With faster connection speeds came visual chat rooms where users could express their personalities more overtly through graphic avatars, pixel-resolution representations ranging from inanimate objects to cartoonish “dollz,” animals, and abstract swizzles. In a popular mid-’90s chat environment called The Palace — in many ways an inheritor of Habitat —avatar customization was something of an art form, with entire rooms devoted to the making and trading of novelty avatars, props, and accessories. The psychologist John Suler, one of the earliest academics to make an in-depth study of online behaviors, taxonomized Palace avatars by the personality types they expressed (narcissistic, histrionic, masochistic, and so forth) and noted that many users built collections of avatars, often numbering in the hundreds, to reflect myriad distinct aspects of their personalities. The most intimate avatar in such a collection was the “real face av,” an image of the user’s human face, generally only shared once users gained a certain degree of trust. During “face nites,” Palace users might “step out of their masks and out of their anonymity,” wanting to be as “real” as possible — a poignant experience of virtual intimacy for the users involved.
As with Habitat, in the Palace, anonymity brokered intimacy. Only after interacting extensively from behind masks did users feel comfortable revealing their true selves to one another, and only briefly at that: for just a moment, to cement a friendship, or for a night, in the company of trusted virtual friends. Today, of course, we show our faces more freely; avatars are not a significant part of online life for most people. This is both a cultural trend, normalized by the ubiquity of social media, and a consequence of the market, since one of the few ways to make money from a free social platform is to turn its users into the product, selling demographic information and targeted ad space to advertisers. The commercialization of the web has sent us down an inexorable path toward a culture of authentication. The avatar has been replaced by the Twitter handle, the Facebook profile, the Instagram account. These platforms provide a different kind of opportunity for performance but deny users the freedom conferred by an avatar — the freedom to be the character you want to be, to try on new identities. This particular kind of freedom disappeared when users began to migrate toward platforms that tether our real-world identities to our words and actions onscreen.
Few technologies have separated words from flesh so thoroughly as the internet. In the early days, bodies were a mutable concept, limited only by the imagination. But if we are to participate today, we must do so publicly, our identities tethered to our names in mandatory fun. As ever, those who do seek anonymity often do so to exploit the precarious privacies of our digital lives to shame, troll, and slander without consequence (to say nothing of the vast morass of bots, with their manufactured-to-seem-real identities). That shift — in which pseudonymous avatars no longer liberate people to explore themselves but serve instead to obscure the identities of hateful users and facilitate a culture of unreality and uncertainty — is the single most fundamental shift in network culture since text gave way to image. We all have “real face avs” now, but they confer very little about our true nature. Our faces have become the masks.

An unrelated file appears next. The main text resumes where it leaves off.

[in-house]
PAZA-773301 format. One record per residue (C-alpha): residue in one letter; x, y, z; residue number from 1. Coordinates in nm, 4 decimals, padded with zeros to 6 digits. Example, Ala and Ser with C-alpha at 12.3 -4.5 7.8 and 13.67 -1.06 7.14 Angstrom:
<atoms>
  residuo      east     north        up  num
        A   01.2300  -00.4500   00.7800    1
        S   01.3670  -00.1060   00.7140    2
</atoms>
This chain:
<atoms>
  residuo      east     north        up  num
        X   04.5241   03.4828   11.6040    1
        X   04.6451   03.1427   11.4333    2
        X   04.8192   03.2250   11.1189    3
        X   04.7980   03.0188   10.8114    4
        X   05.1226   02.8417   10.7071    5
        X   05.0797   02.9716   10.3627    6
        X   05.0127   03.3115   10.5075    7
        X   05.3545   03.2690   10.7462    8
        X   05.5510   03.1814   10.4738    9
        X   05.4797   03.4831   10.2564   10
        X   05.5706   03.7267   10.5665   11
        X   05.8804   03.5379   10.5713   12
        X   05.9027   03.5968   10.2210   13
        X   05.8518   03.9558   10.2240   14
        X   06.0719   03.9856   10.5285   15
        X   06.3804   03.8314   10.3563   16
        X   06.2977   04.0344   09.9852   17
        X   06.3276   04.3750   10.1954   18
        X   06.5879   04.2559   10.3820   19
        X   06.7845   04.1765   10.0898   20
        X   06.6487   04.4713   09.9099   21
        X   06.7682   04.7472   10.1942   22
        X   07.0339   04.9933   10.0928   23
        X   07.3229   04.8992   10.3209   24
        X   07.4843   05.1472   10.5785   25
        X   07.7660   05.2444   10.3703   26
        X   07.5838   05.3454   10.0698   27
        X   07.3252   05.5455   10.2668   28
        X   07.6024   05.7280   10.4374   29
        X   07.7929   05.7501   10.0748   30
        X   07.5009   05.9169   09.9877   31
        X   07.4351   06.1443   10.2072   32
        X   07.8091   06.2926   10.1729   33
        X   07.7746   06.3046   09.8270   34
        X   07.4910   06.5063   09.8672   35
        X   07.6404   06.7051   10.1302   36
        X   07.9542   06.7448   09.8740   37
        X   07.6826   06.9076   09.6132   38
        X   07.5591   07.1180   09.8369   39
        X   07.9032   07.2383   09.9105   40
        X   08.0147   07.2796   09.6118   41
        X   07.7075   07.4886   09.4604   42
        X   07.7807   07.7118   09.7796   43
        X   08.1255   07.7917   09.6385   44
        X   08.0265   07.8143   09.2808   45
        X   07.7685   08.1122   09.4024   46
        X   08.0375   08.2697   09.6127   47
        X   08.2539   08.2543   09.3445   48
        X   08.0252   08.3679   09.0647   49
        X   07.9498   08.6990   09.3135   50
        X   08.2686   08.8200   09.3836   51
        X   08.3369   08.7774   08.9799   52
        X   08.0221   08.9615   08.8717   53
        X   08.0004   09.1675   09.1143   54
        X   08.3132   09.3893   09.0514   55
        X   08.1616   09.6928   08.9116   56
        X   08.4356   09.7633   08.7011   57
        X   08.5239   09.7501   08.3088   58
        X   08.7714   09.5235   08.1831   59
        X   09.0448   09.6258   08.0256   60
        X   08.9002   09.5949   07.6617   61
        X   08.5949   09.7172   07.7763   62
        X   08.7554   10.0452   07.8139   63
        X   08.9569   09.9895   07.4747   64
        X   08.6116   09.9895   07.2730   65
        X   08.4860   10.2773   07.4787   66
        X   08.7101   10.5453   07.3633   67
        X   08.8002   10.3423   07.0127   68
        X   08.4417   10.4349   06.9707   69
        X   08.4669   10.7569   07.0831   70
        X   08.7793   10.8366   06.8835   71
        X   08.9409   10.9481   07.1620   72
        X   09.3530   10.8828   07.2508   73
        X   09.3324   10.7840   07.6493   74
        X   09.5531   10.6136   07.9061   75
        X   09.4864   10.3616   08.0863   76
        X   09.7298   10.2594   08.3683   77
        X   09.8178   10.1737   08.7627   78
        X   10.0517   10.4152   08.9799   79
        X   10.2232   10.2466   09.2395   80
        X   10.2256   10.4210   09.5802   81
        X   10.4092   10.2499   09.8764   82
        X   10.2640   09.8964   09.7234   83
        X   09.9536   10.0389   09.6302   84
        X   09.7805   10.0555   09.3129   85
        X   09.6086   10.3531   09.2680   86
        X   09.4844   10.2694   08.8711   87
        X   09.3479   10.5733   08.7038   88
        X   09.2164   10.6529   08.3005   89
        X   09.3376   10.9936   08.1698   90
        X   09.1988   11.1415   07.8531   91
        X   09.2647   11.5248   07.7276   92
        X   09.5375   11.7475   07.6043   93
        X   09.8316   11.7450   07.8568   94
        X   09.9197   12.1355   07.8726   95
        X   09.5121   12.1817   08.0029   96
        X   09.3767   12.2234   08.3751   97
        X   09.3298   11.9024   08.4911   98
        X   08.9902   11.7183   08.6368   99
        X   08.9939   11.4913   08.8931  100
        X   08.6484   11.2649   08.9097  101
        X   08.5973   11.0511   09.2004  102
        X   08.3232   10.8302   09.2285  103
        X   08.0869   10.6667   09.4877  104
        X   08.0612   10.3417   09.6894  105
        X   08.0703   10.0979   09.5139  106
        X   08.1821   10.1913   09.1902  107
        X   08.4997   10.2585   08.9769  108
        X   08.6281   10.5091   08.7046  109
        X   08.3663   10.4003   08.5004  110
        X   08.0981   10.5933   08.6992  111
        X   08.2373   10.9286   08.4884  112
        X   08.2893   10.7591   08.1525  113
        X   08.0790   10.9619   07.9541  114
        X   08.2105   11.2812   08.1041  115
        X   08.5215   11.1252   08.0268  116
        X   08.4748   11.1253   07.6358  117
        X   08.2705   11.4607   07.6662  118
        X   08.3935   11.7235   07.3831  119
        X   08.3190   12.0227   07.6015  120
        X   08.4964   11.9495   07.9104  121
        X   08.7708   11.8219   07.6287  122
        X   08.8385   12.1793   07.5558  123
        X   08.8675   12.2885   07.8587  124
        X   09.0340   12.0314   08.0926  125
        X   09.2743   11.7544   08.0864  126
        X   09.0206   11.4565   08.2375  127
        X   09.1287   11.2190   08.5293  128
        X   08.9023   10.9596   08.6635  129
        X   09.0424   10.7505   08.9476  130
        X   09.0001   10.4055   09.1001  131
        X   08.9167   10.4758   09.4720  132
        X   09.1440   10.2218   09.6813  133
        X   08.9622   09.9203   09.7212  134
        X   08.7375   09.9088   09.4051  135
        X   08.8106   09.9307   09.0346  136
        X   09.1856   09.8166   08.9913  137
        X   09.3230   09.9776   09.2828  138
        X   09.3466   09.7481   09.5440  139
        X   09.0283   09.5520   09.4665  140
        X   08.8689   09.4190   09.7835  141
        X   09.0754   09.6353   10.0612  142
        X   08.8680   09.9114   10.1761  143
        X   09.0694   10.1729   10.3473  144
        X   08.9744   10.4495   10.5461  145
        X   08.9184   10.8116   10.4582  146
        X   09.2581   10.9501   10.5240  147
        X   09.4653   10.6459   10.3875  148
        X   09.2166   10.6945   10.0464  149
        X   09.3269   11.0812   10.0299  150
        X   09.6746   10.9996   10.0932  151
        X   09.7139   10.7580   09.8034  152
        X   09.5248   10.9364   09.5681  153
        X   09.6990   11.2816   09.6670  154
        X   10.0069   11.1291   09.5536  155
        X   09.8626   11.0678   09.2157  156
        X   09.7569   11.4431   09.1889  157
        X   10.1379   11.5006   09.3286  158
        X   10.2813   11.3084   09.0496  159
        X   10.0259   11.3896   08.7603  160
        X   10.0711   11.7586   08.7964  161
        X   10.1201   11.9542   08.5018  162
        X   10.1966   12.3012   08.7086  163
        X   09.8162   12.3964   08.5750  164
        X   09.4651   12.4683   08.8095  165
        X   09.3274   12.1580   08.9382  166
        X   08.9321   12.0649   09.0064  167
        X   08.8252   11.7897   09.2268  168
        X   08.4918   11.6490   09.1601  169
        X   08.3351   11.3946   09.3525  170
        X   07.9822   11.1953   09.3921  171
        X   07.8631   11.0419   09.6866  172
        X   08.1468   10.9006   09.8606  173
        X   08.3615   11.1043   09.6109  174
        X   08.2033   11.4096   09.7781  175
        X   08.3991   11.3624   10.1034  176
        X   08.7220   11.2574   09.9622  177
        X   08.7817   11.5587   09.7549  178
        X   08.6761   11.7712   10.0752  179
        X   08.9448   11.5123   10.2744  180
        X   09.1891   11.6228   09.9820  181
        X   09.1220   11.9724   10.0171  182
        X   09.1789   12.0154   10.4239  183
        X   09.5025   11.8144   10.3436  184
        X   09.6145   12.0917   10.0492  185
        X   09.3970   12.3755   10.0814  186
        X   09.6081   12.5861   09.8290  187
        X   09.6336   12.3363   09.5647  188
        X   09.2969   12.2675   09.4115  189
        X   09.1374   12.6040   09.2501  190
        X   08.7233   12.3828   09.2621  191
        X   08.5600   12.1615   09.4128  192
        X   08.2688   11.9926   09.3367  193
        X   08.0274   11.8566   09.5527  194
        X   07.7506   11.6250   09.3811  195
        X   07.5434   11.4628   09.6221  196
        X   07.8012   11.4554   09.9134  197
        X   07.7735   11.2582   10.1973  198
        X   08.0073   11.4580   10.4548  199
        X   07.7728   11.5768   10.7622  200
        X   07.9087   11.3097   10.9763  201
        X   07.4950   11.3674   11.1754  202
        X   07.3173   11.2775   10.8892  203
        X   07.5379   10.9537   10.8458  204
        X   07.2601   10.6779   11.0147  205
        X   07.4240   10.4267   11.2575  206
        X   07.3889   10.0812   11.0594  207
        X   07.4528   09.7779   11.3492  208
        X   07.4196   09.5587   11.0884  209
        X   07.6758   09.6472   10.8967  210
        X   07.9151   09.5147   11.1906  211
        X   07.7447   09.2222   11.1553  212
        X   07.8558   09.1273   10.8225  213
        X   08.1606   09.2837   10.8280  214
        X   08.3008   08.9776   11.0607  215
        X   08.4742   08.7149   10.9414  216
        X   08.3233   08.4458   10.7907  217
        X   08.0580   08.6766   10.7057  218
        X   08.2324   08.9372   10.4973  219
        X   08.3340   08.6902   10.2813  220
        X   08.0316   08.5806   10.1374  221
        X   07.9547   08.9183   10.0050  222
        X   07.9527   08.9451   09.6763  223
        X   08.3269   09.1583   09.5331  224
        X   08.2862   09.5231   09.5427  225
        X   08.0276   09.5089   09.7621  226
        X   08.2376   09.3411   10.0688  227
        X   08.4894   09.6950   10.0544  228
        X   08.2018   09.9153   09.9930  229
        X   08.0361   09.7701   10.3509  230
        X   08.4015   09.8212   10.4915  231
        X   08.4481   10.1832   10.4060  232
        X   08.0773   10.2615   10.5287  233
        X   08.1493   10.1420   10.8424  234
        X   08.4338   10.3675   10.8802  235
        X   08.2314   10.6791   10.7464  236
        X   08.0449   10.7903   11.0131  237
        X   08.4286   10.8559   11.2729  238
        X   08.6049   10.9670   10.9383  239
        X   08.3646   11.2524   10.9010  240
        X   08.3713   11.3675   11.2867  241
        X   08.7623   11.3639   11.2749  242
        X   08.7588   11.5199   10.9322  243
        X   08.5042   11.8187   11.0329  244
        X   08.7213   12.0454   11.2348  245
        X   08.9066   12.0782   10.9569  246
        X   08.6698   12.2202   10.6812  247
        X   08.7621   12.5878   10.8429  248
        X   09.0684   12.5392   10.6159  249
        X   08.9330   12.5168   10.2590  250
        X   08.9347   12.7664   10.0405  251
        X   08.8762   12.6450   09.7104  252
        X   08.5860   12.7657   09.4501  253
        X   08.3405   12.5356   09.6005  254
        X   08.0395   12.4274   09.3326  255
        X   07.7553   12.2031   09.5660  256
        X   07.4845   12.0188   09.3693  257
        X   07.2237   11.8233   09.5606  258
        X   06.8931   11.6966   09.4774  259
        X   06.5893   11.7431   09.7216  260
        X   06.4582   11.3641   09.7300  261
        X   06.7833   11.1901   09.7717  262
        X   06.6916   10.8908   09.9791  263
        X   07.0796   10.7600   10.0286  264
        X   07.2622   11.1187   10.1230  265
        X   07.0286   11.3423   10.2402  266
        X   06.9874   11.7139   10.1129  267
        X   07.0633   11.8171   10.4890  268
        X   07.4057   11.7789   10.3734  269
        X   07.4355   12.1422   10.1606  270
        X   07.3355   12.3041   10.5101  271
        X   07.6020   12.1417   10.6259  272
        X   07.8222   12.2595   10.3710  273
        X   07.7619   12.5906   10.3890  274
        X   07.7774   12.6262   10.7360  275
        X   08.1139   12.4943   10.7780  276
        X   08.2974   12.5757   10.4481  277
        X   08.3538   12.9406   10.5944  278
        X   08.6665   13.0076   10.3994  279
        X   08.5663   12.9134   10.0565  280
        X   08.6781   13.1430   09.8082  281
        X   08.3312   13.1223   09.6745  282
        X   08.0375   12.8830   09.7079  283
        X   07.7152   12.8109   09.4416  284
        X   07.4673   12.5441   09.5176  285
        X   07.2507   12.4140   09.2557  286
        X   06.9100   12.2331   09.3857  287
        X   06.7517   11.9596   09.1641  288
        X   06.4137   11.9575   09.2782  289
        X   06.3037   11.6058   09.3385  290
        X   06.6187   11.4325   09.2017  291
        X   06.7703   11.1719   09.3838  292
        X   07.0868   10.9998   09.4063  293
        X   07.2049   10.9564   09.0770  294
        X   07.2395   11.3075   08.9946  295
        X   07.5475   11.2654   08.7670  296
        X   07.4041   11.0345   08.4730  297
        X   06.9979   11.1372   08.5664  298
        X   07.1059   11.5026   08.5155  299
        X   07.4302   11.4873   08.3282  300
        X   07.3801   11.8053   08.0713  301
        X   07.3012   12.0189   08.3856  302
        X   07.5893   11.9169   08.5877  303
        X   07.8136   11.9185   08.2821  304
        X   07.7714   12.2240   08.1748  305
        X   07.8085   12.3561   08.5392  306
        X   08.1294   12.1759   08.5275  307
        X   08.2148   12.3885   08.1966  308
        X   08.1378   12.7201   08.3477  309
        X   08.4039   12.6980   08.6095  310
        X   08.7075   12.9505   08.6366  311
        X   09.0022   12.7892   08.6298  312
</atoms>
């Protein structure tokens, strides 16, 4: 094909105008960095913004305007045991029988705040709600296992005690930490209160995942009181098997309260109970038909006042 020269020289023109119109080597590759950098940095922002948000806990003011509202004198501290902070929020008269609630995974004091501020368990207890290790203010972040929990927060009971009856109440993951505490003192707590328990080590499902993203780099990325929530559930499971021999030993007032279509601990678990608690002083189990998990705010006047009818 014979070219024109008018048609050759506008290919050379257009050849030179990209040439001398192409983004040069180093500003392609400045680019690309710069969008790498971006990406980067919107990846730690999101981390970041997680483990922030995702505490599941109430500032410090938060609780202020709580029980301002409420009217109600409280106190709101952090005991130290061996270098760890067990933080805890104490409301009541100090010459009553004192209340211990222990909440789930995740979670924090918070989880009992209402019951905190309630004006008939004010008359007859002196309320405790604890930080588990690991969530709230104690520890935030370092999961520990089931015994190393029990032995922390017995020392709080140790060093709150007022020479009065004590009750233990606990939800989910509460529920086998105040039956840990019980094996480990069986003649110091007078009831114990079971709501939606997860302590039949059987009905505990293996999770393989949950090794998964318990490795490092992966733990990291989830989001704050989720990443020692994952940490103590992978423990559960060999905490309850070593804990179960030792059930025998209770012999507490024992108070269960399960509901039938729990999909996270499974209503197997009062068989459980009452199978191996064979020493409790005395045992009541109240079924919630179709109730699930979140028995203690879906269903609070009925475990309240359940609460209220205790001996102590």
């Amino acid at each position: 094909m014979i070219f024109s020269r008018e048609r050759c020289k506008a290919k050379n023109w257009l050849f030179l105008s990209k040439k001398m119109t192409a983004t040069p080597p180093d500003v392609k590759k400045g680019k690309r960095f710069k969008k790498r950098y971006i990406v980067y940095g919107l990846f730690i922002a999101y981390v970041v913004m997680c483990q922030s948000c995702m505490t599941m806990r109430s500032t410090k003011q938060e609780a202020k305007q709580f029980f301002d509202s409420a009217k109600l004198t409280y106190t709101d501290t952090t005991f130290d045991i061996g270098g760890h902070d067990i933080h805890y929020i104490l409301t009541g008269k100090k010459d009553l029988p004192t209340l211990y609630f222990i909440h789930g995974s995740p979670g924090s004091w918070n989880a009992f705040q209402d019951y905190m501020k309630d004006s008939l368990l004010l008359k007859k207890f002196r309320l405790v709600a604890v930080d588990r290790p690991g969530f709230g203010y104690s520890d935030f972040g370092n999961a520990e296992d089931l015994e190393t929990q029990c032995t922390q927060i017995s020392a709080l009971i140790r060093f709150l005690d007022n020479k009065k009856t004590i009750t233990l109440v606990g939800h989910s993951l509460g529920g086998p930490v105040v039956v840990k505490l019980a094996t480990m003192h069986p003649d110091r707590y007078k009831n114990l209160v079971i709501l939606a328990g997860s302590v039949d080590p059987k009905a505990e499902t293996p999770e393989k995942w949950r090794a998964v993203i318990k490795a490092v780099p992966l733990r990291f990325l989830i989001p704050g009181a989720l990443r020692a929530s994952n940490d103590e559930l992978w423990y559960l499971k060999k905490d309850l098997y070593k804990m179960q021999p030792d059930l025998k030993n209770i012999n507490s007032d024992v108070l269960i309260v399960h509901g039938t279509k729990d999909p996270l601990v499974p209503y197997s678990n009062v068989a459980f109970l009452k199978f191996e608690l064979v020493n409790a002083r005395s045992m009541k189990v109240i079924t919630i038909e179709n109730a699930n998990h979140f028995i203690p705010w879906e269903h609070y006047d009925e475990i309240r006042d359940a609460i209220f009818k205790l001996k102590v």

Chip Morningstar and F. Randall Farmer, architects of the avatar, understood this early on — that a low-resolution space with limited options for self-representation can be more revealing, more true, and more profoundly immersive than one explicitly designed to feel “real.” Strong-armed by our social platforms into giving too much of ourselves away, we have responded by doubling down on the superficial — meals, whereabouts, signifiers of class — and have lost the capacity to express our identities with any imagination. This kind of playfulness persists in video games, albeit within commercial constraints — the average Fortnite player has spent $84.67 on cosmetic items to personalize their characters, with the lion’s share of that money going to outfits — or through mobile avatar-creation apps like Bitmoji, which charge for extended customization. Perhaps we shouldn’t be surprised. “Cyberspace may indeed change humanity,” Morningstar and Farmer wrote, back in 1996, “but only if it begins with humanity as it really is.”
Claire L. Evans is a writer and musician. She is the author of Broad Band: The Untold Story of the Women who Made the Internet (Penguin Random House).